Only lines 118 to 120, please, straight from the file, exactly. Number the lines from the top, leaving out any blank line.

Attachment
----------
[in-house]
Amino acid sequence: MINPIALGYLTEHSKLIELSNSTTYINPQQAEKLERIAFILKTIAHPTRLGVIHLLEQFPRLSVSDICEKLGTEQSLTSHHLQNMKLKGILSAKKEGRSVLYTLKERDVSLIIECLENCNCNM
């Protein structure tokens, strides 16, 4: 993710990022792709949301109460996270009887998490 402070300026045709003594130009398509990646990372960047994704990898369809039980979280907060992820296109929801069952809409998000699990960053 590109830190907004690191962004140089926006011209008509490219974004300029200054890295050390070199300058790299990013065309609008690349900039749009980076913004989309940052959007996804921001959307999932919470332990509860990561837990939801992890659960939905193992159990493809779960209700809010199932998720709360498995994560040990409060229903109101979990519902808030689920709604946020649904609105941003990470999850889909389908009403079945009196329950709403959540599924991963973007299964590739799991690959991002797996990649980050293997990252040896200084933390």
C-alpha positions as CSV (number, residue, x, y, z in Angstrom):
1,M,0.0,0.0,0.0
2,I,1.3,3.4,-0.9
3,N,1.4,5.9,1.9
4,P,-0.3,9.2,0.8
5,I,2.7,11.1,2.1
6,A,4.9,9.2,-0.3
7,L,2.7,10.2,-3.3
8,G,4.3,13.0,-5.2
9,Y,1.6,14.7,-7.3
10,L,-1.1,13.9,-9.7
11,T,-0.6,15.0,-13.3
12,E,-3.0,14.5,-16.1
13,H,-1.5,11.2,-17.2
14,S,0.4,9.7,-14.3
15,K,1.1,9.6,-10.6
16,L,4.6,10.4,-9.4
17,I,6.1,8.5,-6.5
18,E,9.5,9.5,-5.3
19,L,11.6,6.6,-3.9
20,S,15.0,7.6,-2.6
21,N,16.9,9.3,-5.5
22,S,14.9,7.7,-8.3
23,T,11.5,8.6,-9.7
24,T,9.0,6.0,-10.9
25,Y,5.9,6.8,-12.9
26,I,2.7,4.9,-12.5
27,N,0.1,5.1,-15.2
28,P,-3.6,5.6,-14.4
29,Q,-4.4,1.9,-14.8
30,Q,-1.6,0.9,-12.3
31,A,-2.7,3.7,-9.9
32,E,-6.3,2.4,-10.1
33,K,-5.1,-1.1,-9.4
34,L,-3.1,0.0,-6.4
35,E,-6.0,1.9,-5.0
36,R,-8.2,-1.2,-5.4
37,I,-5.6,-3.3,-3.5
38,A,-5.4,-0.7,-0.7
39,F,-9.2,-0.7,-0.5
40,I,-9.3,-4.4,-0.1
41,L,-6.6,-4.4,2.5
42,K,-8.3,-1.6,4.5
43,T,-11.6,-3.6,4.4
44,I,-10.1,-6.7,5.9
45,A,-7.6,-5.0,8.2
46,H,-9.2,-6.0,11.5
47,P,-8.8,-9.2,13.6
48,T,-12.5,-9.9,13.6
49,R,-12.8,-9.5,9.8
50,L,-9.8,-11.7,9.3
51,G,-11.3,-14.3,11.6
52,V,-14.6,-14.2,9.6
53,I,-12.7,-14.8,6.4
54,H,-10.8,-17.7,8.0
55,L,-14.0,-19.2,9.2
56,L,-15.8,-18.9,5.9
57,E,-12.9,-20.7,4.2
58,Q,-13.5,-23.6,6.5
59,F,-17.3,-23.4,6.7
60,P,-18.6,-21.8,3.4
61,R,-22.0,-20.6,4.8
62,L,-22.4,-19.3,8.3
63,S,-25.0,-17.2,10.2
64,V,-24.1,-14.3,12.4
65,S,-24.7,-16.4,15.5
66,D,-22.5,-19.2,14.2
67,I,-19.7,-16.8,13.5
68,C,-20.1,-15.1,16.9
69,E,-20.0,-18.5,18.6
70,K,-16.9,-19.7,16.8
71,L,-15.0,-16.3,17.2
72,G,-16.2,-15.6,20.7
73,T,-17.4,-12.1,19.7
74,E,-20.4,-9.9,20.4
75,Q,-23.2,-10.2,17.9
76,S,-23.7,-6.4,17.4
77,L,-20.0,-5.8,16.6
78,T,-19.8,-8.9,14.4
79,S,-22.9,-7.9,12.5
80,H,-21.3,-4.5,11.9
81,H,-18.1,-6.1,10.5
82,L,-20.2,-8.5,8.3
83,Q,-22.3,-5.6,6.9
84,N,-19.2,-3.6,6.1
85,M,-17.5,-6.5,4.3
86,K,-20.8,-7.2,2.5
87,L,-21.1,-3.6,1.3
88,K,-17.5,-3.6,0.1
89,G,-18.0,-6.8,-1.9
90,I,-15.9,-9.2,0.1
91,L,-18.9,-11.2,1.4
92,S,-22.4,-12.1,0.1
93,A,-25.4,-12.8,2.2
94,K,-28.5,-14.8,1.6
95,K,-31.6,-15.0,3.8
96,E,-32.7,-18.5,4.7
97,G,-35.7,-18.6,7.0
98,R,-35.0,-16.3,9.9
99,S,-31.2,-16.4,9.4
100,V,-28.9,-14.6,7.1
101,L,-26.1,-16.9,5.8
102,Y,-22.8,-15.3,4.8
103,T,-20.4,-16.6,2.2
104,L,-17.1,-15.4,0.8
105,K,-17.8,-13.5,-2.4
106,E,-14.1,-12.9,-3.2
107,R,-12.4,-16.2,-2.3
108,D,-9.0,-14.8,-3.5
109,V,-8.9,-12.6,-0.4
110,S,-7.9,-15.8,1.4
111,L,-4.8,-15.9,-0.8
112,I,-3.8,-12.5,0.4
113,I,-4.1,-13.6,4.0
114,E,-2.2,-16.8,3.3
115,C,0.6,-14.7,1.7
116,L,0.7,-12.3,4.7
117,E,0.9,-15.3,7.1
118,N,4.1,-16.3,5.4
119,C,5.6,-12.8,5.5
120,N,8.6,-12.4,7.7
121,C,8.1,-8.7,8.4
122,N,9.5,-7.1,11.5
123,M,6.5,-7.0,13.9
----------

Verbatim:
114,E,-2.2,-16.8,3.3
115,C,0.6,-14.7,1.7
116,L,0.7,-12.3,4.7